The Church of England issued guidance last month to its clergy suggesting they be "creative and sensitive" as they affirm and celebrate transgender members with a public church service – but several hundred clergy members are pushing back.
LGBT activists in England demanded that the church baptize transgenders into their new gender, but there's already a rule that says individuals can't be "re-baptized." However, not wanting to displease the LGBT lobby, the church told priests to reword existing liturgy in order to celebrate the sexual confusion.
Jeffrey Walton is with The Institute on Religion & Democracy in Washington, DC. "Basically it's a way of producing what [those activists] really want, which is some sort of public acknowledgement," he offers. "That is intended as a sort of way to provide affirmation, according to transgender activists."
The guidance details how elements including water and oil can be incorporated into the "celebratory" service and makes clear that transgenders should be addressed publicly by their new names instead of their birth names.
"The leadership of the Church of England is basically trying to have it both ways," Walton asserts. "They don't want to scare off traditionalists, but at the same time they want to rush to transgender activists who are pushing this."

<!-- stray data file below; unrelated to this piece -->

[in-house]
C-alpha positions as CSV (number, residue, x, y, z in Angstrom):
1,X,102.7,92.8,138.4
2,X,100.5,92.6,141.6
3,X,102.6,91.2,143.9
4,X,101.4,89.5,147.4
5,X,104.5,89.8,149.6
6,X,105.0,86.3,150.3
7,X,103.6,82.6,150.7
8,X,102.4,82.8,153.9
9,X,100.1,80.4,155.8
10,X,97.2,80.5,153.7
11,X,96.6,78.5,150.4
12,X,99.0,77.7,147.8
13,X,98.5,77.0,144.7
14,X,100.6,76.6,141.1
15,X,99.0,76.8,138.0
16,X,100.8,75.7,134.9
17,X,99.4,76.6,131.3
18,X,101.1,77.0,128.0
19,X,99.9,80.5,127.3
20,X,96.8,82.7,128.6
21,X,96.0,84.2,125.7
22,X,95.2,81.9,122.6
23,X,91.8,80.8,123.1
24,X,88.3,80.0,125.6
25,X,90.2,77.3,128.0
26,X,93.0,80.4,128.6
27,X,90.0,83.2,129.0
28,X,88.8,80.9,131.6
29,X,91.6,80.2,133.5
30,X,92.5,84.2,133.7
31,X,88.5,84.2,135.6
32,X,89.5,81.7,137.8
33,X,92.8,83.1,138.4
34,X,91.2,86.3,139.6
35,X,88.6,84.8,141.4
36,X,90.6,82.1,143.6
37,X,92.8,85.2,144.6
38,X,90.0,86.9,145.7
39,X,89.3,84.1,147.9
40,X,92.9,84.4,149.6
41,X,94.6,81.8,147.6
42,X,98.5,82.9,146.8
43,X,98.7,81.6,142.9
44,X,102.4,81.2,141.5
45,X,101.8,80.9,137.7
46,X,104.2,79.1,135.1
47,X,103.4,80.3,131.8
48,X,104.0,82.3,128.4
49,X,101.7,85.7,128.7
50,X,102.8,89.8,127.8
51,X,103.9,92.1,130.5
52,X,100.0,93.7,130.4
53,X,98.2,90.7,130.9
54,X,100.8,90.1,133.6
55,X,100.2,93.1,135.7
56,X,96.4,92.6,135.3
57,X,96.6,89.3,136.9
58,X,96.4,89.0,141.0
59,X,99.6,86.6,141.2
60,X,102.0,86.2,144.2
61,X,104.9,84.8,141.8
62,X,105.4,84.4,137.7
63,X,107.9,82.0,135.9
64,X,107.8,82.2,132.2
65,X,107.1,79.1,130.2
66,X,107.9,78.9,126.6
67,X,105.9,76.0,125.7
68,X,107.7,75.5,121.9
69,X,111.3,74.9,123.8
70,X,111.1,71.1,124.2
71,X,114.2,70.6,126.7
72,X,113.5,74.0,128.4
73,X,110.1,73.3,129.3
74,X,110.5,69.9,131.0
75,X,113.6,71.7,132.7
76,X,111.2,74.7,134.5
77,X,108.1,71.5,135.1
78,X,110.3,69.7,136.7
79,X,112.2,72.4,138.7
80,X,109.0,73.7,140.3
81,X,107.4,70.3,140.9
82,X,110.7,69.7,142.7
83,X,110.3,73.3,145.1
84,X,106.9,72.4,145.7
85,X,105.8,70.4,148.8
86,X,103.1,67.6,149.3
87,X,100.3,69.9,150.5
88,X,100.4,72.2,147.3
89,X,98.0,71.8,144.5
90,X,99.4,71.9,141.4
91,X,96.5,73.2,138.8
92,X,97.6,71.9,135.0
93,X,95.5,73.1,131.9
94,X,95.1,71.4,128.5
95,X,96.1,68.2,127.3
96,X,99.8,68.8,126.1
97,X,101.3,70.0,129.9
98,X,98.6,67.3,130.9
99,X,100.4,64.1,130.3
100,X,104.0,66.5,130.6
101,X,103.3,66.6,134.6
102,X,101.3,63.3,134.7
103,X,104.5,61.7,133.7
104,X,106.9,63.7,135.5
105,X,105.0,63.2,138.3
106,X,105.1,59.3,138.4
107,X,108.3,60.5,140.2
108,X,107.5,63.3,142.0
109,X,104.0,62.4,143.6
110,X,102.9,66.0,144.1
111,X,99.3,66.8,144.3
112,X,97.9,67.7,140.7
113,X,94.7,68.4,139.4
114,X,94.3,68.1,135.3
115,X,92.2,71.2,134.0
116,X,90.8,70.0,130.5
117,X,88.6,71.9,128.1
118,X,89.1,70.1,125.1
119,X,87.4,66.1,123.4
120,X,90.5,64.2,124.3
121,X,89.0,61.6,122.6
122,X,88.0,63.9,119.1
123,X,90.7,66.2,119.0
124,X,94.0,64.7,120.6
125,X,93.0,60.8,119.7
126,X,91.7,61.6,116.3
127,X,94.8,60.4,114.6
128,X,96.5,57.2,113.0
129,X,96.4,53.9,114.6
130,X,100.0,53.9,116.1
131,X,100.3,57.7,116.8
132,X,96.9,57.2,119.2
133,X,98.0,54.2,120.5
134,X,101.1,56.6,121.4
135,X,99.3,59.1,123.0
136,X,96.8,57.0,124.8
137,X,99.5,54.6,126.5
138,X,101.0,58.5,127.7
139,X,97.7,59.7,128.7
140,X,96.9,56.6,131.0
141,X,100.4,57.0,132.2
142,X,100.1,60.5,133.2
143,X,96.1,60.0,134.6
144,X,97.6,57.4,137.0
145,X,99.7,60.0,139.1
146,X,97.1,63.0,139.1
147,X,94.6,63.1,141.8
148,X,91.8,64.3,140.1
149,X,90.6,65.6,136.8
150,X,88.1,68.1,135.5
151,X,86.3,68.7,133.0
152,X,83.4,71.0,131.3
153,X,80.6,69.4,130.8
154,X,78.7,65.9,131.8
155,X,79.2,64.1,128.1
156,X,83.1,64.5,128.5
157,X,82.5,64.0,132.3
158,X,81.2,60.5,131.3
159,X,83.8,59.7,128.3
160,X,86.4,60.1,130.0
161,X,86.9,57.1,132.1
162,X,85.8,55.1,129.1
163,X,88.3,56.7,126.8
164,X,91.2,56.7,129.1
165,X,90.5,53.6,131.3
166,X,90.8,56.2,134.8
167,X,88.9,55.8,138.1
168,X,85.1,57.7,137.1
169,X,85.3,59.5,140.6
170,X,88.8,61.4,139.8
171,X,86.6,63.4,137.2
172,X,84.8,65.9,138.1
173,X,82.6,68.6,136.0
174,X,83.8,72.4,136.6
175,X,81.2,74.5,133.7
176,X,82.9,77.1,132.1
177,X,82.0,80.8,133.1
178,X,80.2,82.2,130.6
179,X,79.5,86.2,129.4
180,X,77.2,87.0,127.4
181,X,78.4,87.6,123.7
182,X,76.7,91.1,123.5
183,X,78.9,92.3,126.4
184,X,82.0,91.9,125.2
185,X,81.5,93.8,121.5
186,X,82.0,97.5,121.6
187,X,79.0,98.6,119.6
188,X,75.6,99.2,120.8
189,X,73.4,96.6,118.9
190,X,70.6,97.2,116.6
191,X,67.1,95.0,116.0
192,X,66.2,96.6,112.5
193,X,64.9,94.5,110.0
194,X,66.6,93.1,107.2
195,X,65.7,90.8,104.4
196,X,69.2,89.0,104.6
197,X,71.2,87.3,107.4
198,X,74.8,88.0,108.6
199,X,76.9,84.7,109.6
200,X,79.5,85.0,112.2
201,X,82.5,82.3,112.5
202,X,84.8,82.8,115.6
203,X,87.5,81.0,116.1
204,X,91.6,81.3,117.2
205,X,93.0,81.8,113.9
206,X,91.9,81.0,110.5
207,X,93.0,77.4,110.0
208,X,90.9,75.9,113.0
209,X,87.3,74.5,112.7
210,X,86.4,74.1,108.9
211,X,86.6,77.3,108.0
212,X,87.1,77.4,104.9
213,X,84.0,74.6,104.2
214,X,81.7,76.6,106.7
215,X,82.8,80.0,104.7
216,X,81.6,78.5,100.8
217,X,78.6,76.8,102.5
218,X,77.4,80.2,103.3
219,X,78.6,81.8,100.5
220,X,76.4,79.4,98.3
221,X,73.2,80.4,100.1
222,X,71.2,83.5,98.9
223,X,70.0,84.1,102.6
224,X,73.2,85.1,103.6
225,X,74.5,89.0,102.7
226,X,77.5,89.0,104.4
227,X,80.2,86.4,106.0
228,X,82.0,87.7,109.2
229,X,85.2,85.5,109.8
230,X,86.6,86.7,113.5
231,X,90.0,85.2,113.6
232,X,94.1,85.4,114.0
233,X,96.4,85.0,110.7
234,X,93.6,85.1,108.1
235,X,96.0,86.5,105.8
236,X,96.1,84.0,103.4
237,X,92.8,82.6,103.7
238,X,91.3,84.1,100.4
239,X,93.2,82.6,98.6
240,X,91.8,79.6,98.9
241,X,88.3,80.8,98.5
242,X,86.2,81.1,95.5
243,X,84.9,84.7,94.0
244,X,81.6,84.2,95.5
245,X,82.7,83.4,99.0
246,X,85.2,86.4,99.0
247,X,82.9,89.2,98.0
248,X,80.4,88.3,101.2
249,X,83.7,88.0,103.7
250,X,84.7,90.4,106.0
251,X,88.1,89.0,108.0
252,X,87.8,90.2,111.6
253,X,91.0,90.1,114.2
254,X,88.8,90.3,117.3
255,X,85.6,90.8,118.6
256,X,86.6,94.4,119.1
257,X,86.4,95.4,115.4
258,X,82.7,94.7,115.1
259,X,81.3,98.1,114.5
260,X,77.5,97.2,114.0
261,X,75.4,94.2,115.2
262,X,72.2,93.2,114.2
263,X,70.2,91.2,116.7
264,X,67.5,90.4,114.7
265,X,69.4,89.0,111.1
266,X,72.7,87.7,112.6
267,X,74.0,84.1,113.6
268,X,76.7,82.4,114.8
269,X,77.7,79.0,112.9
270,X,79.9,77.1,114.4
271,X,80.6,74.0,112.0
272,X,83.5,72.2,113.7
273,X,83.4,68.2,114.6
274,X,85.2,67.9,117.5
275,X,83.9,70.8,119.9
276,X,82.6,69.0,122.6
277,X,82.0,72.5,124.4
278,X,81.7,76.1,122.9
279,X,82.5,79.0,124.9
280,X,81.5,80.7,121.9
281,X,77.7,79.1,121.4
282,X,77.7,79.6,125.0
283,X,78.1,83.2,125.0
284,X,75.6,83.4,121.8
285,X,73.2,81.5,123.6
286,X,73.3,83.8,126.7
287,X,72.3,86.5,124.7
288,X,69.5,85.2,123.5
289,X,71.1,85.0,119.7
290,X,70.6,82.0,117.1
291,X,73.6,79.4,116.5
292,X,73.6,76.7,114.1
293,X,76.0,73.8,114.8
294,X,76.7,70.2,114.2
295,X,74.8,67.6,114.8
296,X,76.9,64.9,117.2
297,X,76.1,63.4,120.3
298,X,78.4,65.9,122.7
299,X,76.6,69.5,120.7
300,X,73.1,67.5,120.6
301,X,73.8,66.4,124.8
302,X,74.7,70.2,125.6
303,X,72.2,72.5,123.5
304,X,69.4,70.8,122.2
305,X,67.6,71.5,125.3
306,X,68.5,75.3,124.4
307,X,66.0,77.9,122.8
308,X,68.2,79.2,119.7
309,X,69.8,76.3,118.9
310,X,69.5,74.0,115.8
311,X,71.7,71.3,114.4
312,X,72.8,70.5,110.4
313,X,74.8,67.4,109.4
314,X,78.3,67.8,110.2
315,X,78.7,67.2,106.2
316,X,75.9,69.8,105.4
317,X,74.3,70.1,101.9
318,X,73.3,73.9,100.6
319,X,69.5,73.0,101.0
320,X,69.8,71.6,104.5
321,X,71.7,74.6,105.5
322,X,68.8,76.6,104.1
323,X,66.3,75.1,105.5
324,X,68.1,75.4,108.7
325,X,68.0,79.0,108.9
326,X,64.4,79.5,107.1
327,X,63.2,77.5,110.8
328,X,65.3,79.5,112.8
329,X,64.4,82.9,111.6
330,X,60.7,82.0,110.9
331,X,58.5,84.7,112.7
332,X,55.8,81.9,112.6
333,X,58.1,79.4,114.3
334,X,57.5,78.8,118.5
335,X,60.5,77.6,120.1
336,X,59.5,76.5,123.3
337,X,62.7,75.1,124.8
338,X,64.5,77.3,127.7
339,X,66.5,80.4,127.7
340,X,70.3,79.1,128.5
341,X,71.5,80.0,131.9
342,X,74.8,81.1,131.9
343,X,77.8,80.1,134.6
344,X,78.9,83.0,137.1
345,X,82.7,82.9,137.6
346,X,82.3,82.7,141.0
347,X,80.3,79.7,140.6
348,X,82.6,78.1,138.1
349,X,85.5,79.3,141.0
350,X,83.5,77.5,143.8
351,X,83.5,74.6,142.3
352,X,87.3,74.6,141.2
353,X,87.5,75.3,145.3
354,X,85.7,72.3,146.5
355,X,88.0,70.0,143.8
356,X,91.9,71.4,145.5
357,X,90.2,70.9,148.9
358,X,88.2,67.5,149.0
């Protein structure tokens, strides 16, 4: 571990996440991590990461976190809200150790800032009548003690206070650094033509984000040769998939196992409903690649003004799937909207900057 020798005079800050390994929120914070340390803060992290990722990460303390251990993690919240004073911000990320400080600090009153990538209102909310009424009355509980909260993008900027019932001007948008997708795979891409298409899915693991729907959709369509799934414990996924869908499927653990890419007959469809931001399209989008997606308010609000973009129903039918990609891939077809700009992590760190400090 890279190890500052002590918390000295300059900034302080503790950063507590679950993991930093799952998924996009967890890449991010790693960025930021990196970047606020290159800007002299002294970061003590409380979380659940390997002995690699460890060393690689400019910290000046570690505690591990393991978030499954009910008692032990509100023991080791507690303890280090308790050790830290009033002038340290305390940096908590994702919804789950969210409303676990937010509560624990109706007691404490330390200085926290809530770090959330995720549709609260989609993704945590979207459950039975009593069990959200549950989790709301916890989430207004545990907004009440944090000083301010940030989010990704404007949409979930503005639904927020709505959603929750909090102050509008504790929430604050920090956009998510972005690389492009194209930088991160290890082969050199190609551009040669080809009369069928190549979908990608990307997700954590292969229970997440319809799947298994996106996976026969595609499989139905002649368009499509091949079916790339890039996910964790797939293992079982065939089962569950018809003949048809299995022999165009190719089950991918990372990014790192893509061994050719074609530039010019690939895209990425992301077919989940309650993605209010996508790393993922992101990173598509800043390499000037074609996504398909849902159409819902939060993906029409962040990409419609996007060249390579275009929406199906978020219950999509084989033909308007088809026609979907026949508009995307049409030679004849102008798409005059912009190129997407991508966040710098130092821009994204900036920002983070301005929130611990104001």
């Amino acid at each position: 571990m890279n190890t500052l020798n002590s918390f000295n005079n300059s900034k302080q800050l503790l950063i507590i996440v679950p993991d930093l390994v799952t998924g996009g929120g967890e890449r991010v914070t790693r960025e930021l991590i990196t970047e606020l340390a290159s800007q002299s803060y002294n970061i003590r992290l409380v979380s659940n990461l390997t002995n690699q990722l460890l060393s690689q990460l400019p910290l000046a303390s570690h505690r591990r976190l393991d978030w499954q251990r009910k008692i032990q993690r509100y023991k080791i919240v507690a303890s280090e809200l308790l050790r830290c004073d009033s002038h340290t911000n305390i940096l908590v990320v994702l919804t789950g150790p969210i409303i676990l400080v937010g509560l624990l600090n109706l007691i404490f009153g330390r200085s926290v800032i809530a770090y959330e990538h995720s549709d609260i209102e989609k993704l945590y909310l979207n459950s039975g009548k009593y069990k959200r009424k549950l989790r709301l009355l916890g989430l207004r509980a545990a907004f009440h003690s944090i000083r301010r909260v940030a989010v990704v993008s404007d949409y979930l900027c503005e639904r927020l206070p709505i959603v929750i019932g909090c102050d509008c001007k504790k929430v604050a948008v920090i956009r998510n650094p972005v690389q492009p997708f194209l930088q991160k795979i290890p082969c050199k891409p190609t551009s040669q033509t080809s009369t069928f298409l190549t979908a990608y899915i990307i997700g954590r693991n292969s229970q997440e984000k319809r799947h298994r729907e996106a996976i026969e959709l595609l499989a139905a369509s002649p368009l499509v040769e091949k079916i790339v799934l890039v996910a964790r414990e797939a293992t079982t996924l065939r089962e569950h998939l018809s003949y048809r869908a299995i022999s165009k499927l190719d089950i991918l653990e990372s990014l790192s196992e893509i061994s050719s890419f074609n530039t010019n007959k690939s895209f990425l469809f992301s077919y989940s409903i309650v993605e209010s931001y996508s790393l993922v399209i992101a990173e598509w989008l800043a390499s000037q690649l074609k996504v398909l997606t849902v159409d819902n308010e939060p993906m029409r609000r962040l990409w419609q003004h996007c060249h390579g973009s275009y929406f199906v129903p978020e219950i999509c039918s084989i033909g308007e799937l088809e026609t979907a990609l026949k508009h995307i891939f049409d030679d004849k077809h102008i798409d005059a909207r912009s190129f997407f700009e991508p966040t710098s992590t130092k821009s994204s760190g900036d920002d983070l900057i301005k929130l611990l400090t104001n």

But there's been some pushback: more than 2,000 members of the Anglican clergy sent a letter this month to the House of Bishops asking them to revise, postpone, or withdraw the guidance because the bishops hadn't thought through the move.
Walton argues that because of the decline in the British Anglican Church, this is more a "tempest in a teapot' than a seminal moment in church history.
"The average British person isn't in the pews, unfortunately. The Church of England has shrunk significantly, as far as attendance, over the last 20 years," he describes. "There are actually more Roman Catholics in church on a Sunday in Great Britain."
The Church of England reportedly will give "serious consideration" to the letter from clergy.